Skip to main content

If Ever A Game Symbolized A Season

"And when you write the story of this game, where in the world do you begin??"
-- Al Michaels, after John Shelby caught the final out of Game 4 of the 1988 NLCS
(IE: The Mike Scioscia HR Game)

* I begin at the beginning, or at least the third batter of the game...Jayson Werth homering on the 12th pitch of his at-bat against Oliver Perez.

Baseball-Reference has pitch data dating back to 1988, and the only 12-pitch at-bat resulting in a home run against the Mets was hit by Jose Gonzalez of the Dodgers, against Wally Whitehurst, on May 21, 1990. I'm guessing not many remember that, since the score was 12-2 Mets at the time.

* I could have begun with Oliver Perez and the disgustingness that was his unfinished, 47-pitch first inning. There are no examples, dating back to 1988, of a Mets starter throwing 47+ pitches, while failing to get out of the first inning.

The closest example to be found was the grossness of a Ron Darling start in Cincinnati, on July 19, 1988, in which he allowed nine first-inning runs (five earned) and was pulled after two outs and 44 pitches.

* There's obviously a lot that could be written about former Mets pitchers returning to face the Mets, and I'm not gonna get into that now.

As far as former Mets pitchers getting RBI against the Mets, that I will note, in brief.

Pedro Martinez is the 3rd former Mets pitcher to get an RBI against them this season, joining fan favorites Mike Hampton and Braden Looper. The Mets had actually gone the previous two seasons (2007 and 2008) without allowing an RBI to a former pitcher of theirs.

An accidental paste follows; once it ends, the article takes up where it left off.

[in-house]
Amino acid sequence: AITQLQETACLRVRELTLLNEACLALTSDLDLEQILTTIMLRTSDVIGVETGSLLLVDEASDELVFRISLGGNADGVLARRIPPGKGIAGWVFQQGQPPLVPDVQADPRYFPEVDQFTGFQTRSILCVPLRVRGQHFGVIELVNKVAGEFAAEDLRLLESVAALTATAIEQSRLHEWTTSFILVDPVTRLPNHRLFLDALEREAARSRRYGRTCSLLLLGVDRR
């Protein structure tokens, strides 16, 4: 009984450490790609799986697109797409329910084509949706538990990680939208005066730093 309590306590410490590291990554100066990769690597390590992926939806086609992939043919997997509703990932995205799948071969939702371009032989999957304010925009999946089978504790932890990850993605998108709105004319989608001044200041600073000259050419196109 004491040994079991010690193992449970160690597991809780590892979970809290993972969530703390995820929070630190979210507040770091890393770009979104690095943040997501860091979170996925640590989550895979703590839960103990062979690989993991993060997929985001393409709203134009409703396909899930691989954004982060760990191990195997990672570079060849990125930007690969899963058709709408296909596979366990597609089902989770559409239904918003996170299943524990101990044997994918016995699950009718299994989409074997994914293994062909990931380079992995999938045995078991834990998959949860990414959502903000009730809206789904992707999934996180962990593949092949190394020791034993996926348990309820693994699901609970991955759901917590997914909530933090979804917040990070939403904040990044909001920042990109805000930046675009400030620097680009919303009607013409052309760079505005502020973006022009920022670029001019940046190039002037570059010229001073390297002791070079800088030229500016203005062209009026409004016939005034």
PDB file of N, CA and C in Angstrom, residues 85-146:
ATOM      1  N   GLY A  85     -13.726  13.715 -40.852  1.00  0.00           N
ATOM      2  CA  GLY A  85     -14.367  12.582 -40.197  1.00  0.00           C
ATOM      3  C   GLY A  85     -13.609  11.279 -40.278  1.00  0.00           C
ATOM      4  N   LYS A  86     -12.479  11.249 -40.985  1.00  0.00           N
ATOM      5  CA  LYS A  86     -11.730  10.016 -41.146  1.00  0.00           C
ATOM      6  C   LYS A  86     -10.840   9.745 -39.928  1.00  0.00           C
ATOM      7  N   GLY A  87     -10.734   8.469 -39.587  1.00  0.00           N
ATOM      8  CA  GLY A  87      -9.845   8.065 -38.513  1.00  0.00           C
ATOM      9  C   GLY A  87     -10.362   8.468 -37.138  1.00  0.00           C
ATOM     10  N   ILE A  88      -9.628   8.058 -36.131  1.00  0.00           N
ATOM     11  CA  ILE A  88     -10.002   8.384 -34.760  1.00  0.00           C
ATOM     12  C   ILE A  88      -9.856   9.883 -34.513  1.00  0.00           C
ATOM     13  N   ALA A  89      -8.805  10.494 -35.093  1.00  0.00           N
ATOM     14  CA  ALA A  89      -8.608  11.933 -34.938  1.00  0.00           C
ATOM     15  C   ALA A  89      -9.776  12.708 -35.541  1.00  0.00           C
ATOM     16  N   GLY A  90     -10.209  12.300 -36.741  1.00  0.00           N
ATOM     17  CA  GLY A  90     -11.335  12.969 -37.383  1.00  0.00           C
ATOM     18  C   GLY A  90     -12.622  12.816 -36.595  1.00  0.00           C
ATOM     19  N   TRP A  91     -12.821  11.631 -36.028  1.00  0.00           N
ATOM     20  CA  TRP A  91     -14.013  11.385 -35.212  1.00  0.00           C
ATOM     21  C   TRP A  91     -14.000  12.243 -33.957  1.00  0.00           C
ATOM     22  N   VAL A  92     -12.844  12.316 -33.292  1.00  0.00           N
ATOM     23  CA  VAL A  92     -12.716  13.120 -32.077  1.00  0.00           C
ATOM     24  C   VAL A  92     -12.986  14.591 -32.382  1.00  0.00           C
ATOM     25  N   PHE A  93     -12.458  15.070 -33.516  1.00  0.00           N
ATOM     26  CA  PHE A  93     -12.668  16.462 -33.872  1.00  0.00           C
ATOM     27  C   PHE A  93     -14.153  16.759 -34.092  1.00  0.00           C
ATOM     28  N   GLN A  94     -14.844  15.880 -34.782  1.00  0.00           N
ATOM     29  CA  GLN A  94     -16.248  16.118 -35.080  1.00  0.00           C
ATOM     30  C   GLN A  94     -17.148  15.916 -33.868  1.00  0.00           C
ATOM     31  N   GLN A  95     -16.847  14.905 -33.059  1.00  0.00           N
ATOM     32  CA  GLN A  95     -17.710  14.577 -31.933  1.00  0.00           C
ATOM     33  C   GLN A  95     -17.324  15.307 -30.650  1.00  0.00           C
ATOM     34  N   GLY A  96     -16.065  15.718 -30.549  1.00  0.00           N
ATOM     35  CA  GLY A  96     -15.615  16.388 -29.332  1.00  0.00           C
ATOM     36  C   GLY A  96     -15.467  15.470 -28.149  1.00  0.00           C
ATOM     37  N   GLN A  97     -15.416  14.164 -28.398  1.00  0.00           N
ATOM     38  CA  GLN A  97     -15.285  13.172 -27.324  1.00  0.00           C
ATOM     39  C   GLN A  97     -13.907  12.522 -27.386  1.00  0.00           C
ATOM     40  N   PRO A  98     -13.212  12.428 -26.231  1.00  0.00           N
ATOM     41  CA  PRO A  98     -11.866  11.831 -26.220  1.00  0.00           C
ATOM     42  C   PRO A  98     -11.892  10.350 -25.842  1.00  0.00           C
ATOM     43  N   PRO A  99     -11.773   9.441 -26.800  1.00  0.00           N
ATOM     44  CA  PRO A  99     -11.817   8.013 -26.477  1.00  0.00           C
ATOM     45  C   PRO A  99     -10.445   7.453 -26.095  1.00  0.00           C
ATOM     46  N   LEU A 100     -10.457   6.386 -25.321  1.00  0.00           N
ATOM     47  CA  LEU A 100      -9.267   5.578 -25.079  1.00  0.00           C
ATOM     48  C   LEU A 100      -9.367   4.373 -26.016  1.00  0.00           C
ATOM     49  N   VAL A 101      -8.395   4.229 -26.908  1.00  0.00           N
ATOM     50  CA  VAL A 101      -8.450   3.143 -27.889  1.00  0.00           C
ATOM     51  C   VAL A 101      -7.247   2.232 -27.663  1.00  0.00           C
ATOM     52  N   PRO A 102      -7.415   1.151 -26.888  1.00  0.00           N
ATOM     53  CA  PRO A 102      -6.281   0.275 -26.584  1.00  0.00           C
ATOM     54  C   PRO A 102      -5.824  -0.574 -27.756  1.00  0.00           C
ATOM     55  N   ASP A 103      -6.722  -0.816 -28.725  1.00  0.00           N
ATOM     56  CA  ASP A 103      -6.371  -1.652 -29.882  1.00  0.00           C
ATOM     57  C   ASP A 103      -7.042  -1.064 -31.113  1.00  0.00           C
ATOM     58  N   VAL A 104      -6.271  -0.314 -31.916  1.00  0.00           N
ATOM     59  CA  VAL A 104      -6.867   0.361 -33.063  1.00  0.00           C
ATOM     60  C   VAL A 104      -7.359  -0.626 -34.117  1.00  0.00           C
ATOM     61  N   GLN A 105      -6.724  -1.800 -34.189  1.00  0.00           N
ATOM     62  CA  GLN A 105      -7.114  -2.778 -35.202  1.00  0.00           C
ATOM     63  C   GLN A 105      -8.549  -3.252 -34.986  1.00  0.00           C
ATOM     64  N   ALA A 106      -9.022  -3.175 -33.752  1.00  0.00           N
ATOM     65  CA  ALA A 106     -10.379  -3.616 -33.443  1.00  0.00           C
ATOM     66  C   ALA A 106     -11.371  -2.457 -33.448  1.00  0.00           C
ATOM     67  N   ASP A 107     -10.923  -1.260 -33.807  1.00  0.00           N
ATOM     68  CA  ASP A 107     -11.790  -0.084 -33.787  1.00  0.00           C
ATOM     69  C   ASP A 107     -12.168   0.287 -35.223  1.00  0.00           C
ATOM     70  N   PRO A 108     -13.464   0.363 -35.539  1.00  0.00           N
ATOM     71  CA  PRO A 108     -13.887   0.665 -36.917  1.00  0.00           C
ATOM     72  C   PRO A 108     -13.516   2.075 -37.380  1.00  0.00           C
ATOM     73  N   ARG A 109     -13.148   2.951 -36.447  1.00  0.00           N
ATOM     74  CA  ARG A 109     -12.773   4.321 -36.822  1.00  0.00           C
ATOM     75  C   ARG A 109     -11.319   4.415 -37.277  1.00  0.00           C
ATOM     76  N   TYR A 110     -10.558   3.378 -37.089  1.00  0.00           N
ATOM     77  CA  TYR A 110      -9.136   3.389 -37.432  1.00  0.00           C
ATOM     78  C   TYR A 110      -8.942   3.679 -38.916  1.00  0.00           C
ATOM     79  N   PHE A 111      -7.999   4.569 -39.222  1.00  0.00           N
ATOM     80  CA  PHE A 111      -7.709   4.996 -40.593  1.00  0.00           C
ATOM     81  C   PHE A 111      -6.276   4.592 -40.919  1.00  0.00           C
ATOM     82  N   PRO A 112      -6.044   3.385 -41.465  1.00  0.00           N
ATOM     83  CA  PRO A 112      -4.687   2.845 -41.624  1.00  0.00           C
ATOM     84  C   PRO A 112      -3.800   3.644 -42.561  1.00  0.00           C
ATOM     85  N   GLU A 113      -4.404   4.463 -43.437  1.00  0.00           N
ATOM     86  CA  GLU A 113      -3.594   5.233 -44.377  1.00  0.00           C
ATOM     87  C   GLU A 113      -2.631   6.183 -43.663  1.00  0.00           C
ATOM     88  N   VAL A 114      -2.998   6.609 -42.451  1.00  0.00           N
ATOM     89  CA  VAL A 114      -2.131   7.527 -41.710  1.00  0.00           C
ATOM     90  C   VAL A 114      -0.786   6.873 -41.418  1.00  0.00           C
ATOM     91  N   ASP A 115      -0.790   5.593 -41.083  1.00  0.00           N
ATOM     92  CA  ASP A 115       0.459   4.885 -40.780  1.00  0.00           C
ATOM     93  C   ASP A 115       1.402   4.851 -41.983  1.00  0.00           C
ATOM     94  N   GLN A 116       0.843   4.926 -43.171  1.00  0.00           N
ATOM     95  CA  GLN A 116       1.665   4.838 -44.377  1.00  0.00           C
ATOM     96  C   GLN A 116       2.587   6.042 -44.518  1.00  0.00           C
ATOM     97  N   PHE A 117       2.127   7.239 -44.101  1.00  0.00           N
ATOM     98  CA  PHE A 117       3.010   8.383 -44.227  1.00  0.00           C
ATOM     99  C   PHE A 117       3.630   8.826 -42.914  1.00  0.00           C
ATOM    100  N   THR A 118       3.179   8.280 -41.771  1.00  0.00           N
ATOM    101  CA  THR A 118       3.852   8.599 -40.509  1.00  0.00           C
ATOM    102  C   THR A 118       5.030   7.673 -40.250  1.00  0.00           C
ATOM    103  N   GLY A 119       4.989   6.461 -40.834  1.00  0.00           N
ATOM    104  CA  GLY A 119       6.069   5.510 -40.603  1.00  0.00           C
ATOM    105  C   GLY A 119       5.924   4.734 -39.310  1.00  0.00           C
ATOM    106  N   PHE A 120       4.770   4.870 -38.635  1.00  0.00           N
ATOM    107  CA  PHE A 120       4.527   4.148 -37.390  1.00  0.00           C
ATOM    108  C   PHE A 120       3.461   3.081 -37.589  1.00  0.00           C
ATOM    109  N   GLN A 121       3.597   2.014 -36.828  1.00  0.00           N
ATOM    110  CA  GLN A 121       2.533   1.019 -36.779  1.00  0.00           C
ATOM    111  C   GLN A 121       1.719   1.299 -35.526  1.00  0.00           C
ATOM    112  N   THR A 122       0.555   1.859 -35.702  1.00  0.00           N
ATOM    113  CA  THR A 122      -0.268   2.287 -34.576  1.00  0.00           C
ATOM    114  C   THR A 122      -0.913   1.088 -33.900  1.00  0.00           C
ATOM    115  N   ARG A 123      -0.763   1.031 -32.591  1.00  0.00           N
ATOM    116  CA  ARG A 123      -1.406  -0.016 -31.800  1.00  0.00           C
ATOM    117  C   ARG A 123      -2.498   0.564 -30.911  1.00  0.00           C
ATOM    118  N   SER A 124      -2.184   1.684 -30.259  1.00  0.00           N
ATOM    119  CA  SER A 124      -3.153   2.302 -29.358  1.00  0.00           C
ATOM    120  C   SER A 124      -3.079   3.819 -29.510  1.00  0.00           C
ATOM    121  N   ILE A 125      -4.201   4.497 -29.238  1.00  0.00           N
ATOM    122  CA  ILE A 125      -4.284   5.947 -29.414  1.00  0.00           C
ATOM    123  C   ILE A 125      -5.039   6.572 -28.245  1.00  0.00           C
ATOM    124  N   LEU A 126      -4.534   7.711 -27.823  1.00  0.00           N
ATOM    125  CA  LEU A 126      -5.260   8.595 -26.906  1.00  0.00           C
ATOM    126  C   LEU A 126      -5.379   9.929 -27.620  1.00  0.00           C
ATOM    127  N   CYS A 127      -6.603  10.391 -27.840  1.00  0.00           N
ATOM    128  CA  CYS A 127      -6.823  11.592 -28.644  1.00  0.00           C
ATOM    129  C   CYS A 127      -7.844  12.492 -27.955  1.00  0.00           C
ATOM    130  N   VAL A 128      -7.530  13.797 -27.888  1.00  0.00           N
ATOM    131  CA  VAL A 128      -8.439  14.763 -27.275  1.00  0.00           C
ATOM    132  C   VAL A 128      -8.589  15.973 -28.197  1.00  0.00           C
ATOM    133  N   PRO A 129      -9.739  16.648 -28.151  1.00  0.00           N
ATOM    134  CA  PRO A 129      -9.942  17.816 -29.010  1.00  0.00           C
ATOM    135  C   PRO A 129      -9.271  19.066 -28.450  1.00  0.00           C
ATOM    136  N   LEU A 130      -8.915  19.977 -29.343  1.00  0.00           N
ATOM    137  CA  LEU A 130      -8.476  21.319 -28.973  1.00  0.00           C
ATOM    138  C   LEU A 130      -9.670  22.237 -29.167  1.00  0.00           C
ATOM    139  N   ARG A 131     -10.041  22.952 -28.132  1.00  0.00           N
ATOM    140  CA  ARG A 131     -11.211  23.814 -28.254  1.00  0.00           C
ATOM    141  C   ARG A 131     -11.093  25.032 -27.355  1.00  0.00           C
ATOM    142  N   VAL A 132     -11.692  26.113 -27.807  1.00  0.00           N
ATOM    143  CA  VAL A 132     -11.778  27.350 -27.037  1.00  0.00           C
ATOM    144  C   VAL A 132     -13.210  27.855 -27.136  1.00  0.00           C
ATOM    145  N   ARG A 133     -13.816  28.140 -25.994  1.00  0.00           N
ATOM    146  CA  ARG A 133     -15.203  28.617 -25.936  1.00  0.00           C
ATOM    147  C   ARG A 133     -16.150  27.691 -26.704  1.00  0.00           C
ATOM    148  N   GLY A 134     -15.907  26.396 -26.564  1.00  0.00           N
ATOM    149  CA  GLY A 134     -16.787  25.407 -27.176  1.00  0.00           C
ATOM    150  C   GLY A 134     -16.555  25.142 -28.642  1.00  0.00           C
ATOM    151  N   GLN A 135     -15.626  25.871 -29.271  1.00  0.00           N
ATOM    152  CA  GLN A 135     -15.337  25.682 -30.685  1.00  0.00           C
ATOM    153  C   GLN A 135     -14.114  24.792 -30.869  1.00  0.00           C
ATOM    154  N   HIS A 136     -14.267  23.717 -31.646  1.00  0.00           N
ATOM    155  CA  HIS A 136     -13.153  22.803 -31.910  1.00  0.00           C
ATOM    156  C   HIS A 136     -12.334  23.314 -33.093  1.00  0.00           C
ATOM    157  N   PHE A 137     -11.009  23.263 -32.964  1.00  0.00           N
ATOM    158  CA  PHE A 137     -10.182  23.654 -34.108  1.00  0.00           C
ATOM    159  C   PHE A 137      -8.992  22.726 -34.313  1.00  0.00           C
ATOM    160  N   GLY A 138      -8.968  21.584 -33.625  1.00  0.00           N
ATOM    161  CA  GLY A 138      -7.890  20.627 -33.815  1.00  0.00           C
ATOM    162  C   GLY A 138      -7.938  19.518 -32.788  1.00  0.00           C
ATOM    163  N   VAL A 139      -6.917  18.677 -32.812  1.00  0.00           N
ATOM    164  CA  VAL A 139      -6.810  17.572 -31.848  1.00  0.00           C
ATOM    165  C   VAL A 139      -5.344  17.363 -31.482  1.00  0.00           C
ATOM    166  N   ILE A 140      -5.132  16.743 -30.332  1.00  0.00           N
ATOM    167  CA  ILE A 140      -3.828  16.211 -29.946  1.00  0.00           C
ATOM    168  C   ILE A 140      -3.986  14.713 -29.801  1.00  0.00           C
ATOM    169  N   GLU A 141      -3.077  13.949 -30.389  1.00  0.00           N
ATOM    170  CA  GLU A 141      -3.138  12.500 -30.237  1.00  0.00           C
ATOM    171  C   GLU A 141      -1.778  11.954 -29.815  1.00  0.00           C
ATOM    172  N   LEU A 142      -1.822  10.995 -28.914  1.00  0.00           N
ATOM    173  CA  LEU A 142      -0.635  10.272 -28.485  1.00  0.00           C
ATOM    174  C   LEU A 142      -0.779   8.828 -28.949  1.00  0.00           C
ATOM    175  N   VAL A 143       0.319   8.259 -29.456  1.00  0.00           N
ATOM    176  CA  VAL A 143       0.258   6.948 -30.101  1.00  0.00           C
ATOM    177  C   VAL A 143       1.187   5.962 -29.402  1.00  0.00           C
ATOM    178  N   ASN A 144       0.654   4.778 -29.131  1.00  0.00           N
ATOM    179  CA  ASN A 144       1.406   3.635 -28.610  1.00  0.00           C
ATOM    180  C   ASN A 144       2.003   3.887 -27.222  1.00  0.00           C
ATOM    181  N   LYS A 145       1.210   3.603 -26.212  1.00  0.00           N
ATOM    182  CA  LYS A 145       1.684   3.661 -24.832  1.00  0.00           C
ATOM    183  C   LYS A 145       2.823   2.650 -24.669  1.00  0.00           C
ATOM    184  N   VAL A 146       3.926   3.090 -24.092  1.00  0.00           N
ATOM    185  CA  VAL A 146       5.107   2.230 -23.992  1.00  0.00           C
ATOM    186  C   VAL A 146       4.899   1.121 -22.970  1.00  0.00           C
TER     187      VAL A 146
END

I will say that if you see a pitcher get an RBI against the Mets (747 times, a pitcher has had at least one), you could probably turn off the TV. The last nine games in which the Mets have allowed an opposing pitcher to get an RBI, they've lost.

* As far as the inside-the-park home run goes...
You may have heard on TV or in print, thanks to the folks at Elias, that this was the 2nd time a Mets player led off a game with an inside-the-park home run (Charlie Neal, 1963). Let's fill in one other blank...

Angel Pagan hit the 25th inside-the-park home run in Mets history, and amazingly the 6th to come against the Phillies. The others came in 1963 (Charlie Neal), 1971 (Don Hahn), 1980 (Lee Mazzilli), 1993 (Tim Bogar) and 2000 (Timo Perez).

* Moving ahead to Pagan's second home run, it made him noteworthy, as the first Met to hit an inside-the-park and an outside-the-park home run since the afforementioned Tim Bogar, against the Phillies in 1993. Of course, we don't like to talk about that one either, since Bogar wrecked his hand sliding into home plate on his inside-the-parker (a maneuver only acceptable in 1962, 1993, or 2009).

* There's been a lot written and said about this being the 2nd game-ending unassisted triple play ever (Johnny Neun, 1927 Tigers turned the other), but I wanted to comment on the synergy of that triple play and another.

The first triple play in Shea Stadium's history took place 45 years ago this month. That game shared two things in common with this one.

- The opponent was the Phillies.
- The Phillies scored six runs in the first inning.

Other than that, we're lacking in absurdities for the other contest, an 8-1 Mets loss that featured, typical of the time, four Mets errors. The triple play came in the second inning, hit by Bobby Klaus- a line drive back to the pitcher, John Boozer, who turned the trick via 1-6-3.

* Let's end with a note on the final score, thanks to Greg Prince of Faith and Fear. If you were going to rate this the strangest of the 22 games that the Mets have lost by a 9-7 score, you'd have to rate the game of May 5, 1981 second.